The Arty Semite

Monday Music: Furious Hip-Hop for Comp. Lit. Majors

By Mordechai Shinefield

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Courtesy of Yitz Jordan/Shemspeed Records. Photo by Jonathan Hunter.

Y-Love, also known as Yitz Jordan, is a black Jewish convert from Baltimore who feels just as comfortable at underground freestyles as he does at the Sabbath table. The son of a Puerto Rican mother and an Ethiopian-American father, Y-Love converted in 2000 at Brooklyn’s Conversion to Judaism Resource Center and has since become one of the most outspoken Orthodox artists alive. He makes hip-hop music in the tradition of N.W.A. and Public Enemy, raging political tirades chock full of deft wordplay and witty rhymes. He’s also, by self-description, “furious.”

Over the past few years Y-Love has undergone something of a musical transformation. His 2008 debut, “This Is Babylon,” borrowed heavily from backpacker socially conscious hip-hop artists like Taleb Kweli. His material traded heavily on his lingual prowess — often substituting Bakhtian polyphony and code swapping for more traditional hip-hop wordplay. You need a master’s degree in jargon to decode the in-jokes of most contemporary hip-hop artists. For Y-Love, you might be better equipped with a degree in comparative literature.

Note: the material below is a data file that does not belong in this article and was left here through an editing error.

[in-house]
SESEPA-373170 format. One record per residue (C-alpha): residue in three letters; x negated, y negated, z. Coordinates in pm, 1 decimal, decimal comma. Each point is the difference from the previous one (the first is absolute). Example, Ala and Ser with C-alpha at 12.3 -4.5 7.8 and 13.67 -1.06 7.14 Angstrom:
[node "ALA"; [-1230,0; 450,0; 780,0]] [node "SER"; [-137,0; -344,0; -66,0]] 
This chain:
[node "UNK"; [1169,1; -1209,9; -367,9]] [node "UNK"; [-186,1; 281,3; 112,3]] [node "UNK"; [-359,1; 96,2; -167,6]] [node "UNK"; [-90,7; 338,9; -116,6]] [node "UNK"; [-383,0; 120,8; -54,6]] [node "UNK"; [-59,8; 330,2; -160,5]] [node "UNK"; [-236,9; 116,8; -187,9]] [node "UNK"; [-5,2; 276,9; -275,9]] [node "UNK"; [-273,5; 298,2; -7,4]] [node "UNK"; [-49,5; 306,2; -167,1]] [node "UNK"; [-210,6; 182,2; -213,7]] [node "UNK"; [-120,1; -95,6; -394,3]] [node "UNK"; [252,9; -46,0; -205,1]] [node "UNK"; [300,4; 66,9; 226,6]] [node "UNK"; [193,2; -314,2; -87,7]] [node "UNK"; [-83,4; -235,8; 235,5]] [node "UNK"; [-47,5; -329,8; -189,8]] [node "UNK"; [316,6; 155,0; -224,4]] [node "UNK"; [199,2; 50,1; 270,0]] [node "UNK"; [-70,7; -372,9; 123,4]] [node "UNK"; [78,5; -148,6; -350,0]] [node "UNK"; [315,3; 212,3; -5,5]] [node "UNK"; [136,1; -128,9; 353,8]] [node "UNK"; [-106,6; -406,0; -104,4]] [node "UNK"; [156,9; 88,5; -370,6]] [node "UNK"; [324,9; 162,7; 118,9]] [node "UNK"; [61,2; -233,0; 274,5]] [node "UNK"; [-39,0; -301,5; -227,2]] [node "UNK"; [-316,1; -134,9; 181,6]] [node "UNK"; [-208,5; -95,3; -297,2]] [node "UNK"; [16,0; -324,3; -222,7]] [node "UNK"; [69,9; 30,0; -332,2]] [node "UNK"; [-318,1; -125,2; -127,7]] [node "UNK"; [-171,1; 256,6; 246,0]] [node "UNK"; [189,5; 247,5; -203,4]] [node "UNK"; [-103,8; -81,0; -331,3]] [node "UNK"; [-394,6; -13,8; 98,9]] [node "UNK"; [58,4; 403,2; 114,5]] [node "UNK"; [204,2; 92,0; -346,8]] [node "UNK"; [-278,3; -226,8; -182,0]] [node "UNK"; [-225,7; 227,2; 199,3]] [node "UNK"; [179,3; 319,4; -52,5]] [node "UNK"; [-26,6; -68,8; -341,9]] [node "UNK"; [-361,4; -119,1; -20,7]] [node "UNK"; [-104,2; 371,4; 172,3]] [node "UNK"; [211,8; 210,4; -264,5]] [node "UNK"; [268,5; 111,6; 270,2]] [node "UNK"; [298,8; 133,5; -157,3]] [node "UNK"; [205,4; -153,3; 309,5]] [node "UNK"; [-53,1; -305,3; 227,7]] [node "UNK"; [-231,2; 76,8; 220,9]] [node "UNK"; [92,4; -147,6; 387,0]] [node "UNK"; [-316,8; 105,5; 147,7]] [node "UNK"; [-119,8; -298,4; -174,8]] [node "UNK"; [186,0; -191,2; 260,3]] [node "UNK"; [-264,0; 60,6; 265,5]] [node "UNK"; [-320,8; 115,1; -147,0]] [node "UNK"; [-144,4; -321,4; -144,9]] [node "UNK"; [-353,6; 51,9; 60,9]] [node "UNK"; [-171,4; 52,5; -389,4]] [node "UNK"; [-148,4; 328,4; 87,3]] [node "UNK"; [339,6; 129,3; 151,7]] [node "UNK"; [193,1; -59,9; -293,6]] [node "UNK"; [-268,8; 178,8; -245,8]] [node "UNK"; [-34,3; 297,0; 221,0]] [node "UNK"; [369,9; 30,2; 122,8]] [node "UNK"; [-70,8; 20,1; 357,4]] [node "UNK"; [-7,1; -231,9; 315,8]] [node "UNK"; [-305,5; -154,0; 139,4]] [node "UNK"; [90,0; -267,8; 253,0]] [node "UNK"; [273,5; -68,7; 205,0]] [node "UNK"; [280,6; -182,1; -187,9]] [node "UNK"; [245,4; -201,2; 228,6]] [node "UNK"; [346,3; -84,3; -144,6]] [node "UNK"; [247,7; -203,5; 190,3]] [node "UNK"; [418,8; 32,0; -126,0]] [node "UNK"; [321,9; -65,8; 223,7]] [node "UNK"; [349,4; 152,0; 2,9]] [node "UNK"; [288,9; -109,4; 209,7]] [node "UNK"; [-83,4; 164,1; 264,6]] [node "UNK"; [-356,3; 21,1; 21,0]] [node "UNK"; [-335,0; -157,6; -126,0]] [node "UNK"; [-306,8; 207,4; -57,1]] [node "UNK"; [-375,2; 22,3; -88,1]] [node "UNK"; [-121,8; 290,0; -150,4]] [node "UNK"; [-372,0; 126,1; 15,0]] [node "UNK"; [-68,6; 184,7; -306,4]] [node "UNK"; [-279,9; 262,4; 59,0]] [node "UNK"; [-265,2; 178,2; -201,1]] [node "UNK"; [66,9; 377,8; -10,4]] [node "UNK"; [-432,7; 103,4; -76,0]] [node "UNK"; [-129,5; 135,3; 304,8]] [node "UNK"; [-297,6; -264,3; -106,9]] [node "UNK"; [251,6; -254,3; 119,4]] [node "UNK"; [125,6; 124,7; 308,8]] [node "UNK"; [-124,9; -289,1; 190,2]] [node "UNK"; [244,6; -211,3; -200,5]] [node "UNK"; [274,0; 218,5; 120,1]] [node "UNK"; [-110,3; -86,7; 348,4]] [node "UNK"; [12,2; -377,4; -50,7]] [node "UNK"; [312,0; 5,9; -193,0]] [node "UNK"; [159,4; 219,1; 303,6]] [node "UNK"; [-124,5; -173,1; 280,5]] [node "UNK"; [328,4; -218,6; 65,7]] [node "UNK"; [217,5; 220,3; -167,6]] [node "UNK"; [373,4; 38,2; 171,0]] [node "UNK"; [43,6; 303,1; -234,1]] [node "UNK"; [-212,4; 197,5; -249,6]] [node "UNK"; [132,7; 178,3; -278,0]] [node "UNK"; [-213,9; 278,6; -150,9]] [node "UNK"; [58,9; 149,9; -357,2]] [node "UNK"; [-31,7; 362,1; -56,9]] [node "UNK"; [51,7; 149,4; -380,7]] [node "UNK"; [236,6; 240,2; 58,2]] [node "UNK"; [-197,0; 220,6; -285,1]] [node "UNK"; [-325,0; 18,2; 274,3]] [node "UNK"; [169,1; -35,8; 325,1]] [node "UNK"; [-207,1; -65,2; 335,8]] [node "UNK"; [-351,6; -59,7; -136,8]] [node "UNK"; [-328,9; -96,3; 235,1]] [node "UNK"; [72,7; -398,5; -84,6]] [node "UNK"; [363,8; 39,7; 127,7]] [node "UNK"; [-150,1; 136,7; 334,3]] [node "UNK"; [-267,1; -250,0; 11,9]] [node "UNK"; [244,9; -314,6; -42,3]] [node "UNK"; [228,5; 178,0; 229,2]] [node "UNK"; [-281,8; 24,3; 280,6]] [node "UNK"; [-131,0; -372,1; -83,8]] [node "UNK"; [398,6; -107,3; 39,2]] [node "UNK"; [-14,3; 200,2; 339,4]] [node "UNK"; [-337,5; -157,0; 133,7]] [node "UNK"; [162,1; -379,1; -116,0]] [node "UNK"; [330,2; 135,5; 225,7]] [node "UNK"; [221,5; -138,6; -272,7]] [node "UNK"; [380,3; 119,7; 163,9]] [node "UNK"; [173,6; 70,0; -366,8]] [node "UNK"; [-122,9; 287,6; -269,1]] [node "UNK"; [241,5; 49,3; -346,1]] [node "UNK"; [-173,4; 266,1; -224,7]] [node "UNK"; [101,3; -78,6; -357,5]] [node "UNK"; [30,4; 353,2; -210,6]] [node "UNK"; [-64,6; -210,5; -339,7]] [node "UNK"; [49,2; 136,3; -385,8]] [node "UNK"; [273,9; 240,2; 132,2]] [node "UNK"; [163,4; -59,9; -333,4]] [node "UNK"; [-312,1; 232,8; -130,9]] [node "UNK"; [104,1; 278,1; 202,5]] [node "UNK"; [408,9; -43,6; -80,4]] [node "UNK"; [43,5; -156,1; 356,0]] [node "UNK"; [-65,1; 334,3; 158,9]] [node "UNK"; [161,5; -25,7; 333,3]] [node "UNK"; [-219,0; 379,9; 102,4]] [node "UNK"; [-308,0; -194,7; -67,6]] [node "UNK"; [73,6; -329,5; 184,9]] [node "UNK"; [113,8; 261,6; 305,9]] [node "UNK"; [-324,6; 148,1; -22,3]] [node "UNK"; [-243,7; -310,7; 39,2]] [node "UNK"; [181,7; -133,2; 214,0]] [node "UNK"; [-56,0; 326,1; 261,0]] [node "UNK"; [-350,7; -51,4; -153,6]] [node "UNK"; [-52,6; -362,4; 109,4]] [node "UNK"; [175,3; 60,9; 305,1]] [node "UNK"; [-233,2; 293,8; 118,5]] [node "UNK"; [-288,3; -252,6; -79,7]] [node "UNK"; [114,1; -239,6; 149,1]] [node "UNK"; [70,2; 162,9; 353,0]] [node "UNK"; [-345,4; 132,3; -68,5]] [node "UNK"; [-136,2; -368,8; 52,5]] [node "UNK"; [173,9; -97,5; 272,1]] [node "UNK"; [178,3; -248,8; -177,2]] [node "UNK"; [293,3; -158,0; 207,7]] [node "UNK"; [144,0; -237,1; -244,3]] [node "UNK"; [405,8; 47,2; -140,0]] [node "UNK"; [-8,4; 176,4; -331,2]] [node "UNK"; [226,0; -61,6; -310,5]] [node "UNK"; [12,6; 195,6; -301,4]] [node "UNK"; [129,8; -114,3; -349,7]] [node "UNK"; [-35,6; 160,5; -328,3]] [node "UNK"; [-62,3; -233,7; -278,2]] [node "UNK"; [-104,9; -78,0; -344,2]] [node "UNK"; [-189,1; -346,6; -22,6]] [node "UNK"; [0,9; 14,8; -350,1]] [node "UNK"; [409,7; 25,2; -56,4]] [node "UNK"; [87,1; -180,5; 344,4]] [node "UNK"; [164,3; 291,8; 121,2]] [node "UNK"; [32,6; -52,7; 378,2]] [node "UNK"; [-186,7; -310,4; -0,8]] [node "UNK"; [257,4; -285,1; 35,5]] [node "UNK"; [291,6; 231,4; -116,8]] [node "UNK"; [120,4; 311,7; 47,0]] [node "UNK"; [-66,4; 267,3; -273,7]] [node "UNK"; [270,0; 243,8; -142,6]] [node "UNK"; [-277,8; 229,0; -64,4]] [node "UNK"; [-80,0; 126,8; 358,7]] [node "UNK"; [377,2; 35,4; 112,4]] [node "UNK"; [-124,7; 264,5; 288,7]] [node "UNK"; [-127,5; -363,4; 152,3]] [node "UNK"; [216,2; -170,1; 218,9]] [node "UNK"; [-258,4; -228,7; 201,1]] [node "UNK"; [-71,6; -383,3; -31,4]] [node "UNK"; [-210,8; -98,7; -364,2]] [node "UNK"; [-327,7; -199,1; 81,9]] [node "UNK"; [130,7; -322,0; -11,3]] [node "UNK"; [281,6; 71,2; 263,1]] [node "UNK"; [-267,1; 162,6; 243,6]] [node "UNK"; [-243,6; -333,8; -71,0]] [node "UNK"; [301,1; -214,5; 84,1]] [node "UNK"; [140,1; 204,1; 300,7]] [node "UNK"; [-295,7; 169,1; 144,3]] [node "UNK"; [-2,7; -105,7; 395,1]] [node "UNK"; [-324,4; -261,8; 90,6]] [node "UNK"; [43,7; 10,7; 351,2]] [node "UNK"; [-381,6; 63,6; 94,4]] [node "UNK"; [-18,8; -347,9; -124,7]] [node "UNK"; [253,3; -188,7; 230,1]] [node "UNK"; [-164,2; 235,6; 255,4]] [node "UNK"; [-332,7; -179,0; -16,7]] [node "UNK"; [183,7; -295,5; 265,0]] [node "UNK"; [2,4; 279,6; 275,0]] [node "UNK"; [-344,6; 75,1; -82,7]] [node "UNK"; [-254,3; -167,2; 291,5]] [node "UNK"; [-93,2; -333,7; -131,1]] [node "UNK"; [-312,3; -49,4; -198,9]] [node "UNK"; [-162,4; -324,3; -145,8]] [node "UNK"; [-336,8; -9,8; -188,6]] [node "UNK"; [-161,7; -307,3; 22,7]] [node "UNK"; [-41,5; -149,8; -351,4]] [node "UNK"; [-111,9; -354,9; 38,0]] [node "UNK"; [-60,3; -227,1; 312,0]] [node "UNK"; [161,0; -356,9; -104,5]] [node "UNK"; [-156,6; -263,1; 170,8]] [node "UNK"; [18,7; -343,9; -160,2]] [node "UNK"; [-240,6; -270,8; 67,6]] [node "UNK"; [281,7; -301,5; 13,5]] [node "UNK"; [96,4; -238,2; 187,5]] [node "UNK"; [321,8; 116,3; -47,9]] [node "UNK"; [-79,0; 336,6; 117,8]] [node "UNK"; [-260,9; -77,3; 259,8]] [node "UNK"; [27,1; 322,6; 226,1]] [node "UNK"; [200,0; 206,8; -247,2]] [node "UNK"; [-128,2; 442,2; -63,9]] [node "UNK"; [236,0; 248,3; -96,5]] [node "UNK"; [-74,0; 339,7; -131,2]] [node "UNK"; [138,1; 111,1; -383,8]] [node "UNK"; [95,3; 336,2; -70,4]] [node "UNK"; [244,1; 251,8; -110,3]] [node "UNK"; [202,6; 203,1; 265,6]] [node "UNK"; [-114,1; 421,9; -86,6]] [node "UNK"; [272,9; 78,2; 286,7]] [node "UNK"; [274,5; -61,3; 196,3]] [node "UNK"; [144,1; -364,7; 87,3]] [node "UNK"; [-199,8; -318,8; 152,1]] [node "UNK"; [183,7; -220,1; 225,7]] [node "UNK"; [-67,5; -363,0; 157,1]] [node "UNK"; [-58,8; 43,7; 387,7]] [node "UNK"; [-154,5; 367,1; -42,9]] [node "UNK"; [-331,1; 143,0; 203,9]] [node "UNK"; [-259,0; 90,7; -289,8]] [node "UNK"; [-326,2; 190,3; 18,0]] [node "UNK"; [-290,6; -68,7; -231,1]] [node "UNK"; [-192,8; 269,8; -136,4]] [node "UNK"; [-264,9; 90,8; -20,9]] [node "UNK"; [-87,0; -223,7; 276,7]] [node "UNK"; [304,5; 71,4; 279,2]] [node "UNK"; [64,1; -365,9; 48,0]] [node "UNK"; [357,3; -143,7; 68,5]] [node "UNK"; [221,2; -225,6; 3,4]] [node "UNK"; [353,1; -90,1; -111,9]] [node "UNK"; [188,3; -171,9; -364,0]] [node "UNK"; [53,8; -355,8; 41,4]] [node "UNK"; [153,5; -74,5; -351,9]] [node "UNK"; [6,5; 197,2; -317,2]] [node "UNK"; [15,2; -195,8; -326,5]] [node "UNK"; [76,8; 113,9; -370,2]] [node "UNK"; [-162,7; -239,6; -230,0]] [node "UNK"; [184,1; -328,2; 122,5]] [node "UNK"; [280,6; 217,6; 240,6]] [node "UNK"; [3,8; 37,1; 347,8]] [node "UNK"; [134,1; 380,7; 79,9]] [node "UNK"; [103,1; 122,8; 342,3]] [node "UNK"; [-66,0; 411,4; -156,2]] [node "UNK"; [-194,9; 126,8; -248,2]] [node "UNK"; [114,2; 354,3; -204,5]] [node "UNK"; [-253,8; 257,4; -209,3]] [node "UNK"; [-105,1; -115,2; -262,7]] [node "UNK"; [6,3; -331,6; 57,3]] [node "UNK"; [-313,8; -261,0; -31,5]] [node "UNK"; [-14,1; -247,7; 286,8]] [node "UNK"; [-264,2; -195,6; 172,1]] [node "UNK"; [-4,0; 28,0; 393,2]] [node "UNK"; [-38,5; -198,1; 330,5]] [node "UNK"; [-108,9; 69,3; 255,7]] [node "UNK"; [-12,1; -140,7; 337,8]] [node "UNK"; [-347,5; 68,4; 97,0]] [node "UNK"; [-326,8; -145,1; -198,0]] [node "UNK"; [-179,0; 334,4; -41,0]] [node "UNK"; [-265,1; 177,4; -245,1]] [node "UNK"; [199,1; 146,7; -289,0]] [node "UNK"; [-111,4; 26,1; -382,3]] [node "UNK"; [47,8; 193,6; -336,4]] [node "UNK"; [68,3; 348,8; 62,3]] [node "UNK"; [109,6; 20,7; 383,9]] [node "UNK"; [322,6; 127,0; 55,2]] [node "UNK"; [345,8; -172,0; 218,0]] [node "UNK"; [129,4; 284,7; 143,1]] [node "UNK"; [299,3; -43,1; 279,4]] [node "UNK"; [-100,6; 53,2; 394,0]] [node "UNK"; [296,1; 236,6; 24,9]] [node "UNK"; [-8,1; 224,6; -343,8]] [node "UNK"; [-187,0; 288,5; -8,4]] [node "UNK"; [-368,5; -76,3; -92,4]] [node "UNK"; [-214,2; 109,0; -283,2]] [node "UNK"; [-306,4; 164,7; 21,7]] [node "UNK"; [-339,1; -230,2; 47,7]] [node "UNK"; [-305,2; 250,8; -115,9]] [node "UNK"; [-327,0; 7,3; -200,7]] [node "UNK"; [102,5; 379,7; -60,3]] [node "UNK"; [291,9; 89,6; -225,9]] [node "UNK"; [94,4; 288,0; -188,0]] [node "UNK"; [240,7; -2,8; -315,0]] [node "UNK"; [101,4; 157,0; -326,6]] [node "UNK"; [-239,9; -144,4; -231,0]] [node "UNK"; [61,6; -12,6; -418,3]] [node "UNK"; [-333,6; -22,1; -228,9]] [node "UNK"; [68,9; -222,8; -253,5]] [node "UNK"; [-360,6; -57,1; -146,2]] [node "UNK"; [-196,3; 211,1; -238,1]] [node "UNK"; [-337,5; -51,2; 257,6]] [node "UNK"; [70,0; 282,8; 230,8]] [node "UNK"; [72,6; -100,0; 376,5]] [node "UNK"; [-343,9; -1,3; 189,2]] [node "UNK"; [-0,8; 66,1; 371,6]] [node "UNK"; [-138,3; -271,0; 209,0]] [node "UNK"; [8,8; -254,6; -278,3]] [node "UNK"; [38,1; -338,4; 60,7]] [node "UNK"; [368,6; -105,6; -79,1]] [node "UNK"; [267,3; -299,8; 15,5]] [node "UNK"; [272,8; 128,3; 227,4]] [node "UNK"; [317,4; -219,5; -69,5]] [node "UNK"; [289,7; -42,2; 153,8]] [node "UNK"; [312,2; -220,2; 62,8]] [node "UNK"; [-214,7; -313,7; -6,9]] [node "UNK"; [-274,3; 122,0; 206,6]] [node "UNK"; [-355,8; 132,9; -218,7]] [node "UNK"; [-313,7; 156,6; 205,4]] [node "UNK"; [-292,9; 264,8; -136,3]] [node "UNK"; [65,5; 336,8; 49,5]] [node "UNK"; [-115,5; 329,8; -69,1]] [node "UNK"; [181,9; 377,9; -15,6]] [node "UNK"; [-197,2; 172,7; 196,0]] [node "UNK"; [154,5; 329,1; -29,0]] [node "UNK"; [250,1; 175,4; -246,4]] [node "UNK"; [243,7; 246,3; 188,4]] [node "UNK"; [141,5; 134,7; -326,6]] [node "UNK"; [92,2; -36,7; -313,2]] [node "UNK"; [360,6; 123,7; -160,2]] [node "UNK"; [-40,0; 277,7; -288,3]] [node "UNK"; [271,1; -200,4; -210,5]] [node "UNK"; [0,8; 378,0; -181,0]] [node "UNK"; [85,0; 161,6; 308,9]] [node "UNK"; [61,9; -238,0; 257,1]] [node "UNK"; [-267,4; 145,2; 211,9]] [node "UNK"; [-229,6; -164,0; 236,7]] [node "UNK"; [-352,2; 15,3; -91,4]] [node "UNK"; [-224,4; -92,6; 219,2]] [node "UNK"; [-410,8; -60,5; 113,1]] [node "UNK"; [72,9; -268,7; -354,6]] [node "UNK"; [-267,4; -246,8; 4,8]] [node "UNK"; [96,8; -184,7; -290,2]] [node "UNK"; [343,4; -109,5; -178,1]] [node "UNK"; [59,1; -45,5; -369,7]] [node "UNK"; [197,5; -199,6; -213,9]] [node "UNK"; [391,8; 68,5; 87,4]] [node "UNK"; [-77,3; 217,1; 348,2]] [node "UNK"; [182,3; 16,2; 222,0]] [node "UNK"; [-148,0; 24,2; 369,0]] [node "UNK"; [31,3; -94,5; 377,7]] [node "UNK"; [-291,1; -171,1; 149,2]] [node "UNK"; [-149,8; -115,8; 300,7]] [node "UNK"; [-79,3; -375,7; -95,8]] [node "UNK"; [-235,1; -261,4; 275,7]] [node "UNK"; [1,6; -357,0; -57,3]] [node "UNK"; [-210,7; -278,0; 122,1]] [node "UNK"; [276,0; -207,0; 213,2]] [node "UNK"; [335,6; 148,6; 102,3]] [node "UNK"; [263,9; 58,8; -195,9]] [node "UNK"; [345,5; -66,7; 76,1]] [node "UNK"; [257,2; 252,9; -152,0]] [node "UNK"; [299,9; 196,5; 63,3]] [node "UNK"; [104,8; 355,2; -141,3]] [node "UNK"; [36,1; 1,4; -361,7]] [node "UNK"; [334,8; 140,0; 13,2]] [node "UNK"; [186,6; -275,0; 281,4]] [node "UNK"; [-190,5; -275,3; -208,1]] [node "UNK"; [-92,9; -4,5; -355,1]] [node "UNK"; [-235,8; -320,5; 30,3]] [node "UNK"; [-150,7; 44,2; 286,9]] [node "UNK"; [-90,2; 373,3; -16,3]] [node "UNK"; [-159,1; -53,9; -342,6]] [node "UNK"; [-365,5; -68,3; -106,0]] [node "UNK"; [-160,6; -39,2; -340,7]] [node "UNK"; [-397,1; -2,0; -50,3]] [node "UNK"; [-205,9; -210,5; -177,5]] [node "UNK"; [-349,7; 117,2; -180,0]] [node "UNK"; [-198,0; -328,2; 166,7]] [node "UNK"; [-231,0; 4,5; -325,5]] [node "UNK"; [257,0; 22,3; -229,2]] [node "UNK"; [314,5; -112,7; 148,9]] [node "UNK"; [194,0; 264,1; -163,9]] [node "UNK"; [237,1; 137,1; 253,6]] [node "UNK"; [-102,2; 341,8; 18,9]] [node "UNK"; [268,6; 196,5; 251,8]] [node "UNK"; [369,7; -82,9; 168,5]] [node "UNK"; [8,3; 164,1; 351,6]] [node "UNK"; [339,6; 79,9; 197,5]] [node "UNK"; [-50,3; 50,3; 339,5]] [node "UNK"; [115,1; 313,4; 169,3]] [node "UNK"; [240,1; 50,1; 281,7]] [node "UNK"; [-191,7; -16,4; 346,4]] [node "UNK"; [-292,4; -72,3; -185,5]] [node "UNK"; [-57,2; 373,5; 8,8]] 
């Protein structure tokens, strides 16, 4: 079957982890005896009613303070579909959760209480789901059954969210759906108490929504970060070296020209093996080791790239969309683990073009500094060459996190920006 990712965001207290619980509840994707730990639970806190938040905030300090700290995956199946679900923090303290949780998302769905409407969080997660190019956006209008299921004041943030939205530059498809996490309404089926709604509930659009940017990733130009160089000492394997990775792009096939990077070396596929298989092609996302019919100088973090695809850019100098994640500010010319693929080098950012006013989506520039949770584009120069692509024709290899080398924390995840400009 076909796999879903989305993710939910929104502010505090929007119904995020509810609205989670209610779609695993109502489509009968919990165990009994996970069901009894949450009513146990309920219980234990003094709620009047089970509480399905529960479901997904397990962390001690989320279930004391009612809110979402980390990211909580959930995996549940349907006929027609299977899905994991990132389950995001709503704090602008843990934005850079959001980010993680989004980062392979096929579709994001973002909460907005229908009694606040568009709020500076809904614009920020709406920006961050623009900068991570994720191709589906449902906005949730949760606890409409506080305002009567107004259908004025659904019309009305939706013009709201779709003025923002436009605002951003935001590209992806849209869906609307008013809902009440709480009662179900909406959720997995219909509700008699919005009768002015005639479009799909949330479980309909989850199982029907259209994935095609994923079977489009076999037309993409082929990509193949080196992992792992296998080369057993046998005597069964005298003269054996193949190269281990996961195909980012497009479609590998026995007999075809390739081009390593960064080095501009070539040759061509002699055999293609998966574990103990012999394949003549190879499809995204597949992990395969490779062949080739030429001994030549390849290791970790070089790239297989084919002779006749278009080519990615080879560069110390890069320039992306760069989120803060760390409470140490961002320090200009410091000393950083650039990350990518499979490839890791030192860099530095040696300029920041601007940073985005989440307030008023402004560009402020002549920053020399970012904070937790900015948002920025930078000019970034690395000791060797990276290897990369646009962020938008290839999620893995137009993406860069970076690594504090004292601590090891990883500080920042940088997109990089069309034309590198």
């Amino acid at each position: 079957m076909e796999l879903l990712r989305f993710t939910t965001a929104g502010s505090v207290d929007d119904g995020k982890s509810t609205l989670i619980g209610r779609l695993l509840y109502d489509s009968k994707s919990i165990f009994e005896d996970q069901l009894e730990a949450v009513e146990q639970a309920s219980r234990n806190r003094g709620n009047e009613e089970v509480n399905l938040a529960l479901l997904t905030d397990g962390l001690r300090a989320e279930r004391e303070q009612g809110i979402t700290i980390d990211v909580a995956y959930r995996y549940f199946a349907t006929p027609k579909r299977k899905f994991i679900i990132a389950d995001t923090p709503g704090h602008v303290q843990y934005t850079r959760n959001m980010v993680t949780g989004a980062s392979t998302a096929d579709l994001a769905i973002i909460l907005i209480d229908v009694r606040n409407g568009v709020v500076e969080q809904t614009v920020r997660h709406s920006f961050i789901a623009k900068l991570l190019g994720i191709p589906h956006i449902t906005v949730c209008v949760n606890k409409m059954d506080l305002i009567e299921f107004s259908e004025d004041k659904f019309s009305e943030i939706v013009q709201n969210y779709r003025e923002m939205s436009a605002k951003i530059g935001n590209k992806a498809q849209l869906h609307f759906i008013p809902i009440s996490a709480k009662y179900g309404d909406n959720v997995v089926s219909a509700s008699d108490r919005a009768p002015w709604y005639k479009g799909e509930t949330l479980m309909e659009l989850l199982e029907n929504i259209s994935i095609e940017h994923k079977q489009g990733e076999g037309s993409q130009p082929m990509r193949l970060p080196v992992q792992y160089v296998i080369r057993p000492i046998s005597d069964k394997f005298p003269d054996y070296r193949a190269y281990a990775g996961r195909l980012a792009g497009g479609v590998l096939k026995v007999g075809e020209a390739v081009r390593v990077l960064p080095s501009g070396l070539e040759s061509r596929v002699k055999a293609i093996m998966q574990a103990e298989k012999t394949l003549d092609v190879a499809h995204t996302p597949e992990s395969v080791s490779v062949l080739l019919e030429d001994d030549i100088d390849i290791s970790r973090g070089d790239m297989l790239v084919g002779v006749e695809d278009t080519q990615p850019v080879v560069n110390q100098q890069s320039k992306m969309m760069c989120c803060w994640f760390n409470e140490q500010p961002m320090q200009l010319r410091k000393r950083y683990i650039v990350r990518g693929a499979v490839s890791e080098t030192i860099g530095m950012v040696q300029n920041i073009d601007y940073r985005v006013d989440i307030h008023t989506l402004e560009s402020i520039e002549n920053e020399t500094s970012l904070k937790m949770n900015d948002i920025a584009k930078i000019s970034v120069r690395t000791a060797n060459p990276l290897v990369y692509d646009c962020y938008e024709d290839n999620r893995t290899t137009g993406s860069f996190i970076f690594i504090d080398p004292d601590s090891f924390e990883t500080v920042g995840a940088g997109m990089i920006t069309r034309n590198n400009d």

Y-Love sings in English, Hebrew, Arabic and Yiddish, often overlaid on traditional hip-hop beats. On his new EP, “See Me,” though, he has changed up the music itself — rejecting standard sounds for a more global tone recently popularized by artists like Diplo, M.I.A. and Major Lazer. He sounds more cosmopolitan, and better, than ever before. On the title track, “See Me,” he even draws on Lady Gaga, with a chorus that sings, “Who do you think you are? / Oh, you’re a superstar.”

Listen to ‘See Me’:

He hasn’t jettisoned, however, his message of political radicalism and community. In addition to frequent dispatches over social media about issues that trouble him (from rabbinical interference in the arts to worldwide freedom movements), his lyrics are still predominately about his political beliefs. On “This Is Unity,” he repeats over and over, “Olam Achod, Hashem Achod, HaAm Achod / This is Unity” (“The world is one, God is one, the nation is one”), punctuated with verses like, “When I say revolution / You say excuses. / Y-Love, the new scene / the old scheme is useless.” “See Me” may lack a banging single to help spread the gospel, but the old ferocity is back, and Y-Love is still furious as ever.


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